“In an era of burgeoning case loads and thronged dockets, effective case management has become an essential tool for handling civil litigation.” Tower Ventures, Inc. v. Westfield, 296 F.3d 43, 45 (1st Cir.2002). Rule 16 provides the district courts with many of the devices necessary to manage its docket. See Rosario-Diaz v. Gonzalez, 140 F.3d 312, 315 (1st Cir.1998). For Rule 16(b) to operate effectively, litigants cannot be permitted to treat a scheduling order as a “frivolous piece of paper idly entered, which can be cavalierly disregarded without peril.” Johnson, 975 F.2d at 610 (internal citations and quotations omitted). As we observed in Riofrio Anda, 959 F.2d at 1155, liberally granting motions to amend the pleadings-filed after a party has disregarded the scheduling order deadline-would effectively “nullif[y] the purpose of Rule 16(b)(1).”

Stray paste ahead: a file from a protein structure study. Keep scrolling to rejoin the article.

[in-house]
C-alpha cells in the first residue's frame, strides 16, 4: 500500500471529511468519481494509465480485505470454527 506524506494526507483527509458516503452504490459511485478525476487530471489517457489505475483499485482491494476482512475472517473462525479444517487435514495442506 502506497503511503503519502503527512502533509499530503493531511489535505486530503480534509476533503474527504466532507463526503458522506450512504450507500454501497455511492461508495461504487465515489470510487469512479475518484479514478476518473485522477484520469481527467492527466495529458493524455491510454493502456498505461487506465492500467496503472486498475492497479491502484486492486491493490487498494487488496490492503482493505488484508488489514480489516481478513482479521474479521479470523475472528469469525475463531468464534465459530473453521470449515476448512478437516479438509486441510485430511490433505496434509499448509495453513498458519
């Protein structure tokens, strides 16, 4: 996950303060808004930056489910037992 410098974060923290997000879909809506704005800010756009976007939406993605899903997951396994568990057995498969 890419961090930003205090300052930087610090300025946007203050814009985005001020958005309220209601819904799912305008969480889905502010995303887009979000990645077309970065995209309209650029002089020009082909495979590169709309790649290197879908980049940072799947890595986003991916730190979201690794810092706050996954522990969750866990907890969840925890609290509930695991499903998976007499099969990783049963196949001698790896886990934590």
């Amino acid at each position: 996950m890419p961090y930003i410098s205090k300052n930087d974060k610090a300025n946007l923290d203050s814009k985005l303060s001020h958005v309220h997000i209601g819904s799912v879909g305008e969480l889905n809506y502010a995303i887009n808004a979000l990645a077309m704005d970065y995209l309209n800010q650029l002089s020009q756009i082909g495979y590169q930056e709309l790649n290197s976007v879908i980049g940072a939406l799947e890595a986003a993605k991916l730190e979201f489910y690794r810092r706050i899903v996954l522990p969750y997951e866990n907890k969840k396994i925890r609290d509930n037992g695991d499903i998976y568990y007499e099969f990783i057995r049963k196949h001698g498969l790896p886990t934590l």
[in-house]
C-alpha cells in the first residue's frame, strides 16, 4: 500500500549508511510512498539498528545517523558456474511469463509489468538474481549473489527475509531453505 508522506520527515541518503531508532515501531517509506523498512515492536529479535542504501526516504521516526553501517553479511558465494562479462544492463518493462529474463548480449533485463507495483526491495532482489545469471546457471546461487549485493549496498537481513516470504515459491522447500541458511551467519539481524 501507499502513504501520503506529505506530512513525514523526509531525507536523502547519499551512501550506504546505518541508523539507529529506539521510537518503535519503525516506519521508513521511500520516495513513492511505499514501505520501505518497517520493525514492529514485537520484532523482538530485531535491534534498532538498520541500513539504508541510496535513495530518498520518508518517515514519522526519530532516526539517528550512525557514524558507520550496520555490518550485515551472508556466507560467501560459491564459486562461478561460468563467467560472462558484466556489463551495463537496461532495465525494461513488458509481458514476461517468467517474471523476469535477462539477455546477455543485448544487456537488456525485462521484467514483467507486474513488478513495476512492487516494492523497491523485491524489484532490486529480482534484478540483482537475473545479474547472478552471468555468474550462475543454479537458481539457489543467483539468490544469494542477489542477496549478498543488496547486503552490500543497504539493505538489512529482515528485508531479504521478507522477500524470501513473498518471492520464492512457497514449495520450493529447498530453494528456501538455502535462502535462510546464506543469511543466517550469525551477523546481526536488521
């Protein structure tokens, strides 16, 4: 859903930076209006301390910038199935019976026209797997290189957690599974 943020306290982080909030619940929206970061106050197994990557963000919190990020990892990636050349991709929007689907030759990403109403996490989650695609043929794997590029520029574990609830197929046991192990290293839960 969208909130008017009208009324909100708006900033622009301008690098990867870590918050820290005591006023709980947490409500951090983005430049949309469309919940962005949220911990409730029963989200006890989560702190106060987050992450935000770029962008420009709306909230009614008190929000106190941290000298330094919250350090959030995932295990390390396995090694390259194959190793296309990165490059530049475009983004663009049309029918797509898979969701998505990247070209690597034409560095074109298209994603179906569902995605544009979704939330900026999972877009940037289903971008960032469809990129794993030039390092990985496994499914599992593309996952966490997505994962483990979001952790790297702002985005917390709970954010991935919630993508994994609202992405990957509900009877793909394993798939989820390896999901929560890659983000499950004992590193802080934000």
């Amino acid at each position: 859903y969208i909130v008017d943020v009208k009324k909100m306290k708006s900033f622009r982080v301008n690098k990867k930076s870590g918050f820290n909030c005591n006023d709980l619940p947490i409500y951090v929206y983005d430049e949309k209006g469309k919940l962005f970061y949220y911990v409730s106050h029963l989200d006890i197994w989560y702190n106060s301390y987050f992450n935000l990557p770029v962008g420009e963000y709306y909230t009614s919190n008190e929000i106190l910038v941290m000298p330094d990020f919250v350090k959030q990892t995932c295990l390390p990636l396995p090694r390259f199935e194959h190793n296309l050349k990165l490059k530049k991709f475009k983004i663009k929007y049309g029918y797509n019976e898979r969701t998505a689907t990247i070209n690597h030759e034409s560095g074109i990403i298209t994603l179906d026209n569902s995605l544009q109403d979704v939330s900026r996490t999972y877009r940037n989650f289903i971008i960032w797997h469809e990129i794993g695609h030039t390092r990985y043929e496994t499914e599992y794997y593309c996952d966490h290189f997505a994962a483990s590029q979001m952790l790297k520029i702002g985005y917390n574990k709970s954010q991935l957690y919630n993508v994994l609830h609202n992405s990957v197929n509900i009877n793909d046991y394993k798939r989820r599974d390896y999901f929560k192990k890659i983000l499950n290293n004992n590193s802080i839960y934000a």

Unlike Rule 15(a)'s “freely given” standard, which focuses mostly on the bad faith of the moving party and the prejudice to the opposing party, see Foman v. Davis, 371 U.S. 178, 182, 83 S.Ct. 227, 9 L.Ed.2d 222 (1962), Rule 16(b)'s “good cause” standard emphasizes the diligence of the party seeking the amendment. See Rosario-Diaz, 140 F.3d at 315; accord Leary, 349 F.3d at 906; Parker, 204 F.3d at 340. Prejudice to the opposing party remains relevant but is not the dominant criterion. See Johnson, 975 F.2d at 609. “[I]ndifference” by the moving party “seal[s] off this avenue of relief” irrespective of prejudice because such conduct is incompatible with the showing of diligence necessary to establish good cause. Rosario-Diaz, 140 F.3d at 315. We review the district court's refusal to extend a Rule 16(b) scheduling order for good cause under an abuse of discretion standard. See Vulcan Tools of P.R. v. Makita U.S.A., Inc., 23 F.3d 564, 565 (1st Cir.1994).